INDEX

photoblogography - Just some stuff about photography

Rats, Ship, Sinking scenario

in Unsolicited, rabid opinions , Tuesday, June 27, 2006

iView Multimedia today announced their acquisition by Microsoft. A very, very carefully worded FAQ includes: "Microsoft will fully support the existing Mac products, will continue to sell Mac versions of the current iView product line and will offer upgrade pricing to all Mac users of future products that may be available based on the iView products." "Microsoft will continue to sell Mac versions of the CURRENT iView product line" - there's certainly room for manoeuvre there. "..will offer upgrade pricing to all Mac users of future products.." - but not necessarily Mac versions thereof. After what Apple did to Logic users, who could complain ? Mind you, since Macs can run WinXP, it isn't so clear what a "Mac version" is anymore. At least Bill Gates will use the money wisely.... Sick as a parrot, John.
 

So, farewell then RawShooter

in Unsolicited, rabid opinions , Monday, June 26, 2006

PhotoshopNews: Photoshop News and Information » Archive » Adobe Acquires Technology Assets of Pixmantec ApS: " Well well. Maybe Andy Rouse can get back to taking photos now. "Adobe believes this acquisition will not have a material financial impact on the company." no, because it was basically just a hiring issue. Some very angry people over at the Pixmantec forums, where they where sold the line "free forever" about RSE. It seems pretty much in character: who knows what went on behind the scenes, but it always morally if not legally dubious for Pixmantec to be able to market basically a clone of CaptureOne in the first place. So the track record was not good. A pity that decent people like Michael Tapes and yes, probably, Andy Rouse were taken advantage of, as well as the user & customer community. "Loyalty" seems to be a foreign concept to Pixmantec's founders. Setting aside my uninformed foaming at the mouth, the real significance of this lies in the first real world illustration of a point I've made here and other other forums recently (and been told I'm talking rubbish) - some Pixmantec users have suddenly realised they've got upwards of 10,000 RSP/RSE settings files, and that the RAW editor they've nailed their colours to has abruptly, and without warning, had the plug pulled. It is pretty bad of Adobe to act in this way: certainly, they have done no favours to photographers today, whatever their marketing bullshit says. It will be interesting to see what the Adobe cheerleaders over at PhotoshopNews.com make of it all...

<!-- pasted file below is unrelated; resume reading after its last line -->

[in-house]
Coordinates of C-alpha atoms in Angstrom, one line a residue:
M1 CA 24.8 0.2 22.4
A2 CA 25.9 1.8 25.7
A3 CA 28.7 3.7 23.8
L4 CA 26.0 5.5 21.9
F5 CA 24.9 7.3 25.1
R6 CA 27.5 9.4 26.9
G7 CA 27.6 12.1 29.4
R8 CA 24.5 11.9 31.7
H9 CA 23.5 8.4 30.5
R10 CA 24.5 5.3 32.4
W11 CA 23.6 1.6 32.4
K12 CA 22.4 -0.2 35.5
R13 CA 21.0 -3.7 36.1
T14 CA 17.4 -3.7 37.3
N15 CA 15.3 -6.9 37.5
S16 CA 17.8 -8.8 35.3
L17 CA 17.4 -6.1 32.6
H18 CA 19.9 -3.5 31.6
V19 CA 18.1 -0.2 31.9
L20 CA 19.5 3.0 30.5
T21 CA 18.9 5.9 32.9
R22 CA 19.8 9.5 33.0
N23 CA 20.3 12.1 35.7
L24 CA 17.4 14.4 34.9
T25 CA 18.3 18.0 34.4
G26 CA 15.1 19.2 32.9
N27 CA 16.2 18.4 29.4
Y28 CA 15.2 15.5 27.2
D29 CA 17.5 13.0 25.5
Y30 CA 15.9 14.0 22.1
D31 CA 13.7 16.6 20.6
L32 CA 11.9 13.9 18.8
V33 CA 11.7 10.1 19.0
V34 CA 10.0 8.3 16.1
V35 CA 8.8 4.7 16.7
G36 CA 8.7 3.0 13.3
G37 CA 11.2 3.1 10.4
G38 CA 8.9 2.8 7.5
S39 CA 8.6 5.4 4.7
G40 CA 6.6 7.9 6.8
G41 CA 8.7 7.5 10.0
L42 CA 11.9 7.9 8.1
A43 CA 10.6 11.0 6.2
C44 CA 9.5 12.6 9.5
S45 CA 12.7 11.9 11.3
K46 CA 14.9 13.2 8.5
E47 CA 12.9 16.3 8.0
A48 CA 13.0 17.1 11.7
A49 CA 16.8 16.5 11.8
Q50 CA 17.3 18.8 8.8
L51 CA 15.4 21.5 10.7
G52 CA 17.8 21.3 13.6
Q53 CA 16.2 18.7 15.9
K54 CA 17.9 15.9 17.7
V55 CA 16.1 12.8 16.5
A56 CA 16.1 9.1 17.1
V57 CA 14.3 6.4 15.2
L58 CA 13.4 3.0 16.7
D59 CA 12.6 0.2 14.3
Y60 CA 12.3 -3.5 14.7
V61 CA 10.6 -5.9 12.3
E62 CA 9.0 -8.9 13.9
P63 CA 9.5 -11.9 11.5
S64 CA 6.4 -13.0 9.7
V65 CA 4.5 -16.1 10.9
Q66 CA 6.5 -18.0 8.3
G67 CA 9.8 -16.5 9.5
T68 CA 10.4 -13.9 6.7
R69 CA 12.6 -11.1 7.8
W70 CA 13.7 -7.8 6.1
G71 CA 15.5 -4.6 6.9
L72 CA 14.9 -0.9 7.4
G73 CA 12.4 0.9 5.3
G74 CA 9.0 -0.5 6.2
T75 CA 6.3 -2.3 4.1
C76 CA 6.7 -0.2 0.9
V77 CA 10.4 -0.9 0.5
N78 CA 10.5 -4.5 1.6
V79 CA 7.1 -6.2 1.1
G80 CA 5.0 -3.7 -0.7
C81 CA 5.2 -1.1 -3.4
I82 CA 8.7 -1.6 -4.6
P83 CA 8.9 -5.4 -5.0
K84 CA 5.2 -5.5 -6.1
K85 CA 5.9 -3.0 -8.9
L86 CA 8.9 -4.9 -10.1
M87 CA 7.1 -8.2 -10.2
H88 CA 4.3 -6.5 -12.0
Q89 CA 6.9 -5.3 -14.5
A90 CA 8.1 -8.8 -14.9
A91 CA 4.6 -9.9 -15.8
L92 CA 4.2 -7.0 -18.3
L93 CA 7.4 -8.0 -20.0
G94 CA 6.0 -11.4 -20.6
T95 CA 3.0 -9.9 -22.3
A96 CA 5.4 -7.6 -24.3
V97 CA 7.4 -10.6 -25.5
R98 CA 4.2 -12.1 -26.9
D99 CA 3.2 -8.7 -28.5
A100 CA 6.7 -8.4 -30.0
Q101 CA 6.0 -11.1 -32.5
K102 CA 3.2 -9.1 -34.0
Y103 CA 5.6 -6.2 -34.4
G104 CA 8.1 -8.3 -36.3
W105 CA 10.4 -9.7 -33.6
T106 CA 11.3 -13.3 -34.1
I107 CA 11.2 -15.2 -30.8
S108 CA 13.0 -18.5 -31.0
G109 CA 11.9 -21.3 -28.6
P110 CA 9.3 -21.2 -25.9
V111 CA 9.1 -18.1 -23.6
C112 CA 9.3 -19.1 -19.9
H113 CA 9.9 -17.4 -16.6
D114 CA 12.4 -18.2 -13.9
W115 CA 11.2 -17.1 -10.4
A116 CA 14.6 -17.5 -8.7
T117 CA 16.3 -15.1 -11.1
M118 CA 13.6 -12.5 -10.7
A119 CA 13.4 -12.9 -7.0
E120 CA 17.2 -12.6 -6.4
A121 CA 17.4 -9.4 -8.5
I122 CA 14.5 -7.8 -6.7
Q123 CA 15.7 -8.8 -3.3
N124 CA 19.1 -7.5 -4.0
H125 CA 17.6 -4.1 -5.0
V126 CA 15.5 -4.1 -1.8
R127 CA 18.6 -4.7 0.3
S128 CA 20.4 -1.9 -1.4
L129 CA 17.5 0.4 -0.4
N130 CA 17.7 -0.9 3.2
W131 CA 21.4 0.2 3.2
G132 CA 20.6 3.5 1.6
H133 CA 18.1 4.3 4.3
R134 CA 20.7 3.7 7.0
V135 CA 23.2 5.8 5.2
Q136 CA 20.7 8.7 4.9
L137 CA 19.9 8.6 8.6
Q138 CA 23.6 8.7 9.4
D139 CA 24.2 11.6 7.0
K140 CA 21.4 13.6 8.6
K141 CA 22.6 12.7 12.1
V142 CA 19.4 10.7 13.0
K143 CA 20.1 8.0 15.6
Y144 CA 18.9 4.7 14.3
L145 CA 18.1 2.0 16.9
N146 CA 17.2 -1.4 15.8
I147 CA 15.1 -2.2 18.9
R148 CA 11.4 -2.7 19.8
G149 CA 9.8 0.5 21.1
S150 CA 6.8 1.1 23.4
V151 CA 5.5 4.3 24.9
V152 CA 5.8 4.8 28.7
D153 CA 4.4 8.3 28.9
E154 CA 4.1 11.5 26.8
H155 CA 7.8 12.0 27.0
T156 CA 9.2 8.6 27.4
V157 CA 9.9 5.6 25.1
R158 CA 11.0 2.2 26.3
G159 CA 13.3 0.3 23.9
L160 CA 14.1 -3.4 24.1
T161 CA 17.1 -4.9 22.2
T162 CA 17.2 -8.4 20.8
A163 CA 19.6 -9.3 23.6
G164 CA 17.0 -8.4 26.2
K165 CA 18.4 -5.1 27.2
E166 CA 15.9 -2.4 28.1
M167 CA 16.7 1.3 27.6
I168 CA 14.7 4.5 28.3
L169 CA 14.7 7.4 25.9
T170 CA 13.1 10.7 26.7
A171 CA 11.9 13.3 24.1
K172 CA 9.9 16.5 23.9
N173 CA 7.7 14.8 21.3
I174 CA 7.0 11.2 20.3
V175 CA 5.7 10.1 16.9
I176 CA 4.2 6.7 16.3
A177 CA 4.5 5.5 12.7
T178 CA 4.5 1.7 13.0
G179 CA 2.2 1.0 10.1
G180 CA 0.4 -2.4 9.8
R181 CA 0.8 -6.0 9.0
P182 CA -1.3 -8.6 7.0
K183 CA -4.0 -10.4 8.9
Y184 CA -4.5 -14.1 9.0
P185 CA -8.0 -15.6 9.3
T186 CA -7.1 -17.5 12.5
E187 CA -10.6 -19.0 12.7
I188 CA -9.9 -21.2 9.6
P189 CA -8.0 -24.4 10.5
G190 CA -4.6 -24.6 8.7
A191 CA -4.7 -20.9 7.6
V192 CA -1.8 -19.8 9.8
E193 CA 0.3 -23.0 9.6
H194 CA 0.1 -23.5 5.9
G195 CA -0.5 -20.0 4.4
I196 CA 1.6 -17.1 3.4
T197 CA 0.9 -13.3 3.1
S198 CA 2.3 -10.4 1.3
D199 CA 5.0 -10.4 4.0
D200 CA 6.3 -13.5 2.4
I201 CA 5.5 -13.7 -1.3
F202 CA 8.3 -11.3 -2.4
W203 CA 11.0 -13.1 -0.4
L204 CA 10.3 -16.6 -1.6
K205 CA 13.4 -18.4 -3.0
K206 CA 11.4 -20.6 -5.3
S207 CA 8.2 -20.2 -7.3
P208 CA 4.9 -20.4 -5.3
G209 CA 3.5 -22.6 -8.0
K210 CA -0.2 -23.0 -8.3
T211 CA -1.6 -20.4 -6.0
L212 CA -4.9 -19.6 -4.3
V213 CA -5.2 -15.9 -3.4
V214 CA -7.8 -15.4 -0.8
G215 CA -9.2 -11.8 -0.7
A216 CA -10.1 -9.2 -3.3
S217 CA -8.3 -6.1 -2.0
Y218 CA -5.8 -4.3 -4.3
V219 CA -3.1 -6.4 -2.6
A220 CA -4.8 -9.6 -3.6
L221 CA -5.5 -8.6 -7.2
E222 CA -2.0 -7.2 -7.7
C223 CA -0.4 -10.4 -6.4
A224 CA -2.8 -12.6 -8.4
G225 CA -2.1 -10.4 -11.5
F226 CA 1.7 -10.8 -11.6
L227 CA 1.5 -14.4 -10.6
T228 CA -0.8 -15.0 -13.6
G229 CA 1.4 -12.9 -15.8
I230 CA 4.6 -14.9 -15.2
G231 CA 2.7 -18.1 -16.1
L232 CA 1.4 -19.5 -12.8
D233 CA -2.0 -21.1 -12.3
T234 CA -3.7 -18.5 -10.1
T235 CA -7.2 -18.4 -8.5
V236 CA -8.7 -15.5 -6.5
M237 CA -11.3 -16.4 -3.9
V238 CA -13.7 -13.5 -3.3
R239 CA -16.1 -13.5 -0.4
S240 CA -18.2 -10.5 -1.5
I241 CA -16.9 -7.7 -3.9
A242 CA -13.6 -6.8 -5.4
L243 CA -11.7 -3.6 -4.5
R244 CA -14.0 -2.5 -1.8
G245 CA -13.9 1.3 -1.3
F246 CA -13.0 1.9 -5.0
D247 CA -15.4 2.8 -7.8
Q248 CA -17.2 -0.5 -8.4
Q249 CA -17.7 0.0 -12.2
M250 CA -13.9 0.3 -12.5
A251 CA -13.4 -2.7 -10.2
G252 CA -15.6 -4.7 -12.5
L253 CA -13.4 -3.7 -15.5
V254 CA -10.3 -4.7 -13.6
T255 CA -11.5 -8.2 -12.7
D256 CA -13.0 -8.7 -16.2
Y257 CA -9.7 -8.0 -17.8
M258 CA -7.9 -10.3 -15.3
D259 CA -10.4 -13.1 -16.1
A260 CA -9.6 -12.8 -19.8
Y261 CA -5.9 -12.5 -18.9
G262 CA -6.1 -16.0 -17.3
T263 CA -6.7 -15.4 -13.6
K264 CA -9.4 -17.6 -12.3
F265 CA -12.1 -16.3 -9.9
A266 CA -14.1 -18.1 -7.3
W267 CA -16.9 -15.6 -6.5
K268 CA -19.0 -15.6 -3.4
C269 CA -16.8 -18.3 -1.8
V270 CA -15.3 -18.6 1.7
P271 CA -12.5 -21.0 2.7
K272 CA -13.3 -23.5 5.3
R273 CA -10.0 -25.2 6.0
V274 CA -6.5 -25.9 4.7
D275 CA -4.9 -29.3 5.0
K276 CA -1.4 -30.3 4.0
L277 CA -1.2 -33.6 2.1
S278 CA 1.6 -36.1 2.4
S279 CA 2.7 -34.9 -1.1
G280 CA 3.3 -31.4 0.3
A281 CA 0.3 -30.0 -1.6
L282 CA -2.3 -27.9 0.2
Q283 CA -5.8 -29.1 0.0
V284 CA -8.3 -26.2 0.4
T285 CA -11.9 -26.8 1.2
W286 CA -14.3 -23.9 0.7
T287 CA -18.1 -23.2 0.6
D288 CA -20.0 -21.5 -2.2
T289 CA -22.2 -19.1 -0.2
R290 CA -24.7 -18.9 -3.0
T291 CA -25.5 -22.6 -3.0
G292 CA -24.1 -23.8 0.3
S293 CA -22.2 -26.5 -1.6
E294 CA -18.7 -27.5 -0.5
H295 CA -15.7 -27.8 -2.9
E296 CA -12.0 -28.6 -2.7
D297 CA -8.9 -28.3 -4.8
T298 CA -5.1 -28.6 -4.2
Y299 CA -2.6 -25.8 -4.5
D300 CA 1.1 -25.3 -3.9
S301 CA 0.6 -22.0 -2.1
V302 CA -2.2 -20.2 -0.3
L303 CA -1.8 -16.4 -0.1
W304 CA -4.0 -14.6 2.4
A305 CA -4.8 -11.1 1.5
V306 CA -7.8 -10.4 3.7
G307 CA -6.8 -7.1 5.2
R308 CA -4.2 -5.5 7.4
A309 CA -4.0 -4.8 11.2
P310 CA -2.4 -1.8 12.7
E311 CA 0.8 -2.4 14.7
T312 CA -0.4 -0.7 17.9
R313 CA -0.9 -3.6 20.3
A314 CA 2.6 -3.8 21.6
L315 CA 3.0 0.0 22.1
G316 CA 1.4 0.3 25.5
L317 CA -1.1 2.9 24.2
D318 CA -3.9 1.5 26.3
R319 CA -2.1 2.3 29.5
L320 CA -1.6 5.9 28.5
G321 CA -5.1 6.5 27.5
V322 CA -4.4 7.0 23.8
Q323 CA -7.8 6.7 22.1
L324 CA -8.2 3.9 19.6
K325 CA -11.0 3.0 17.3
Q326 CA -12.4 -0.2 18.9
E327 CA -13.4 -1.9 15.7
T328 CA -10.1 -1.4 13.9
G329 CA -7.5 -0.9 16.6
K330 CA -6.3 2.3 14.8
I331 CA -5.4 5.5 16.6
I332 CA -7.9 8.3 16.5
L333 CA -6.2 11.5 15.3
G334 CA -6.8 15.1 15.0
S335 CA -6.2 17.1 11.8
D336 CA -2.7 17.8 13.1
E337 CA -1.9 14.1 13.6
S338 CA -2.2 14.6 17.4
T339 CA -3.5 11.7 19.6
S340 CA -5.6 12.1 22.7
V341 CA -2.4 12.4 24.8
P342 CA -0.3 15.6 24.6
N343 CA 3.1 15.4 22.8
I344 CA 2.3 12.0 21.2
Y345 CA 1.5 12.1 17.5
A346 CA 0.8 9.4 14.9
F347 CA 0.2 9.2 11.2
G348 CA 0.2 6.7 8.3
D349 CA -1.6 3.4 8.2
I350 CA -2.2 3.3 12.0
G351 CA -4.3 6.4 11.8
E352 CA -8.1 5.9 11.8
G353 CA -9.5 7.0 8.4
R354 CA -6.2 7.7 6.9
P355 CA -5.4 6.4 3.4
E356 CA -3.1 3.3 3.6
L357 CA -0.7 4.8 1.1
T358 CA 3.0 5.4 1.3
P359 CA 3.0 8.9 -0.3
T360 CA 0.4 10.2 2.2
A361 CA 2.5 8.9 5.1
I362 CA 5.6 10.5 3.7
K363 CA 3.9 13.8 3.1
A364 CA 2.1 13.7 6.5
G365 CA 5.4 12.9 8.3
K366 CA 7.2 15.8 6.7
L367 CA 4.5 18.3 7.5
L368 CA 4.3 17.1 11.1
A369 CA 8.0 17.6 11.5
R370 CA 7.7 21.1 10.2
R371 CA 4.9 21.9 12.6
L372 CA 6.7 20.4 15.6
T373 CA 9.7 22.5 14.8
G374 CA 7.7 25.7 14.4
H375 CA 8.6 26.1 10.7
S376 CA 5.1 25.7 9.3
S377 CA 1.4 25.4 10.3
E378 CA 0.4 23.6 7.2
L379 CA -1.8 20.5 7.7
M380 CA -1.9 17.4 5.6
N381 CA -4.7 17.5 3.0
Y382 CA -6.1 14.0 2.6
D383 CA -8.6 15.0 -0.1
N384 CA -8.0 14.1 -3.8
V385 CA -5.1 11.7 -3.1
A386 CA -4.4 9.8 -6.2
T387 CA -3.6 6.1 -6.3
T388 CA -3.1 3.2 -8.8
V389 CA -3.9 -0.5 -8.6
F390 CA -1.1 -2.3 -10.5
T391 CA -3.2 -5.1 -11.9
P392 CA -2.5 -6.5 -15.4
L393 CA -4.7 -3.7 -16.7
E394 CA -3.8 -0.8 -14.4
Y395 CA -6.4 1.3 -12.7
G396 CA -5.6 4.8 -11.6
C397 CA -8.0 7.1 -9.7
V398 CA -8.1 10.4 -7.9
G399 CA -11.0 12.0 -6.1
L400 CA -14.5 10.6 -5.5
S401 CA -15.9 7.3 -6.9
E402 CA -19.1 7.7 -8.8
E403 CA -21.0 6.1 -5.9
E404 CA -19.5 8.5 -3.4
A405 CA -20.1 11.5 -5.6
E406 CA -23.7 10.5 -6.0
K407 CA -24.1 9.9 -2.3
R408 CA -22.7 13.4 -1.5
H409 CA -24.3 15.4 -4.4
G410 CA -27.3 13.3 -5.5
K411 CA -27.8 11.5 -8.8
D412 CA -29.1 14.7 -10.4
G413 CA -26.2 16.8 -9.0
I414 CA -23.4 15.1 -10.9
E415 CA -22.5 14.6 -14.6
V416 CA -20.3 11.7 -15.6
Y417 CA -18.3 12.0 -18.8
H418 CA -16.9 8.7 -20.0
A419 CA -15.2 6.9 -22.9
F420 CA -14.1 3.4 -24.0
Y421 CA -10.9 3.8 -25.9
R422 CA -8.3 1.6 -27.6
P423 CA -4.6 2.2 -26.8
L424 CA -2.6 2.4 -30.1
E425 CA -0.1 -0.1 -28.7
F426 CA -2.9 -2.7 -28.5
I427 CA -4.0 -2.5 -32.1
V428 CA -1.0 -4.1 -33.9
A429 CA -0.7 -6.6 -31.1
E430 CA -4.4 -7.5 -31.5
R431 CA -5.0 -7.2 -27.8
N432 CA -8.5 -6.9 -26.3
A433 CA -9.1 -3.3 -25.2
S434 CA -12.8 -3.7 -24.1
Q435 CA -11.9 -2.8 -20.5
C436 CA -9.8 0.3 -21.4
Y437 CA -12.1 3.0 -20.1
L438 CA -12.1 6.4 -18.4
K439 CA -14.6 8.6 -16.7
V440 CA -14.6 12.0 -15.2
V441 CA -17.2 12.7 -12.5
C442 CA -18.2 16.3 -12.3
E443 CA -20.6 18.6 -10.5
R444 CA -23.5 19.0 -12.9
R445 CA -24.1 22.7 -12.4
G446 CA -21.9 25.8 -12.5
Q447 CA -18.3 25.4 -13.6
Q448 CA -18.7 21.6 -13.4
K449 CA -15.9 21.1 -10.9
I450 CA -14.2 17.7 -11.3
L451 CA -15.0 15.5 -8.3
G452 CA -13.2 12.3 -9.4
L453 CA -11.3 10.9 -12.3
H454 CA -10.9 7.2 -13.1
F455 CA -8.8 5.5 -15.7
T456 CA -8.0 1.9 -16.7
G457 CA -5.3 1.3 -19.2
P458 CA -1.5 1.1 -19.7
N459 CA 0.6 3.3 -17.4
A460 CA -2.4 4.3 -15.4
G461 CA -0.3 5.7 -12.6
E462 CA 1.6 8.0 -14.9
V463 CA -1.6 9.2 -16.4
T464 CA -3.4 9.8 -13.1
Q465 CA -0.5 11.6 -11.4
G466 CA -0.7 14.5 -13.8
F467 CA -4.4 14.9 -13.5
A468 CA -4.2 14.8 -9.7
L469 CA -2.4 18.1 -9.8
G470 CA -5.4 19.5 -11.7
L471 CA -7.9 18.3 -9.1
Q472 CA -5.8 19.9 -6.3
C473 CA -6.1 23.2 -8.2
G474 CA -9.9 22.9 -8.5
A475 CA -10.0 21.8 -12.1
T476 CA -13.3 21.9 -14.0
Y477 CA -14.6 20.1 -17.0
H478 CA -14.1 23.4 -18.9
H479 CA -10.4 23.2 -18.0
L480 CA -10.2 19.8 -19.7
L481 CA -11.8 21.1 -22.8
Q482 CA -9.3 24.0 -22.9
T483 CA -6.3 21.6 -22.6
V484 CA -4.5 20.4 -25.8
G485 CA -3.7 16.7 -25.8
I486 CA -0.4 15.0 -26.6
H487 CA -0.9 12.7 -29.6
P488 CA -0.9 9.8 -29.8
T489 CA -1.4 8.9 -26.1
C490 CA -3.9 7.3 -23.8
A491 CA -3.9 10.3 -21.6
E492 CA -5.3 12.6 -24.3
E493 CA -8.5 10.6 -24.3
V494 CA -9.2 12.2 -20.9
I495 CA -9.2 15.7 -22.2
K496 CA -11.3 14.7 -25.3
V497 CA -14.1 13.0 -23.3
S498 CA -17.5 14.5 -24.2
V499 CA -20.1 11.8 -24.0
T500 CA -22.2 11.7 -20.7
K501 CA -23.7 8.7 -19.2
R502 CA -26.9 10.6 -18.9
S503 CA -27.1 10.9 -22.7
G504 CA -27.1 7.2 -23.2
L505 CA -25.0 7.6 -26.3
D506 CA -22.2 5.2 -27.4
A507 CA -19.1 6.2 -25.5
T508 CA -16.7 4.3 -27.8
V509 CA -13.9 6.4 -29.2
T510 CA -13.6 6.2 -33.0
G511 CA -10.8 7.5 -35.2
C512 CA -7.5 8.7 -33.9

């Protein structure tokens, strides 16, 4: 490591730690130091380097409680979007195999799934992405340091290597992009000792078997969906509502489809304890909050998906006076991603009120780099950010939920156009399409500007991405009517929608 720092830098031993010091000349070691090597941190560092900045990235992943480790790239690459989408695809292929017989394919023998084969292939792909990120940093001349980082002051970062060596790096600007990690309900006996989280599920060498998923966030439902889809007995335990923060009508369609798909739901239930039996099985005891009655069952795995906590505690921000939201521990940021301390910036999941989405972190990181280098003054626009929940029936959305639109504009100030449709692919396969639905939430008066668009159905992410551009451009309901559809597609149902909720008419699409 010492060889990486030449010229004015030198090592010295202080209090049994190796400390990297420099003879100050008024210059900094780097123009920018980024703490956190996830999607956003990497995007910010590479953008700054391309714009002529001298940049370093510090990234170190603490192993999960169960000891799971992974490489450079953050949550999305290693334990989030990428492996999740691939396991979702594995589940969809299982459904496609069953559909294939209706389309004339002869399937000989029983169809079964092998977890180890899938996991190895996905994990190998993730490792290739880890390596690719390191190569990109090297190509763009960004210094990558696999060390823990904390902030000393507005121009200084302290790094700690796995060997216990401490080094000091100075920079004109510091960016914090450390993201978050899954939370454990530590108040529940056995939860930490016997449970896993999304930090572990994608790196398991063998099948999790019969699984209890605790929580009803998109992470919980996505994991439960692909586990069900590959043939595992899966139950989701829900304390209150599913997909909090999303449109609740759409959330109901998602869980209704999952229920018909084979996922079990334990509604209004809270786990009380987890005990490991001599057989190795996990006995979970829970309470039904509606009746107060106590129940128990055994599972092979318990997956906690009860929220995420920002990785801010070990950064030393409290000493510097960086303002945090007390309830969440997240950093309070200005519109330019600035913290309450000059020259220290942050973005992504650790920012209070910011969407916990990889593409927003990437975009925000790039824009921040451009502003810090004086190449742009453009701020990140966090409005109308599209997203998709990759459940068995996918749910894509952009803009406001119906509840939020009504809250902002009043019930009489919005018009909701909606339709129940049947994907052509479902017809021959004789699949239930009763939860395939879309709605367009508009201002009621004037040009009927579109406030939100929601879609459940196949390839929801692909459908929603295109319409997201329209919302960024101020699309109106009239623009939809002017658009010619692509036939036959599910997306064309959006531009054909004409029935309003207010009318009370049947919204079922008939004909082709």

Cutural Issues

Meanwhile, over at the highly productive and entertaining auspiciousdragon.net, Colin wrote an entry in response to a comment I made on a previous entry (still with me here ?), which I turn would like to expand on. Colin wrote:
I recently wrote a short essay called In defence of the non-luminous landscape where I tried to draw a distinction between landscape photography that met cultural ideals and landscape photography that was a much more personal reaction to the land. Both forms can be satisfying to look at, but I find the cultural norm sort very unsatisfying to produce. I'm not in the business of making mass market calendars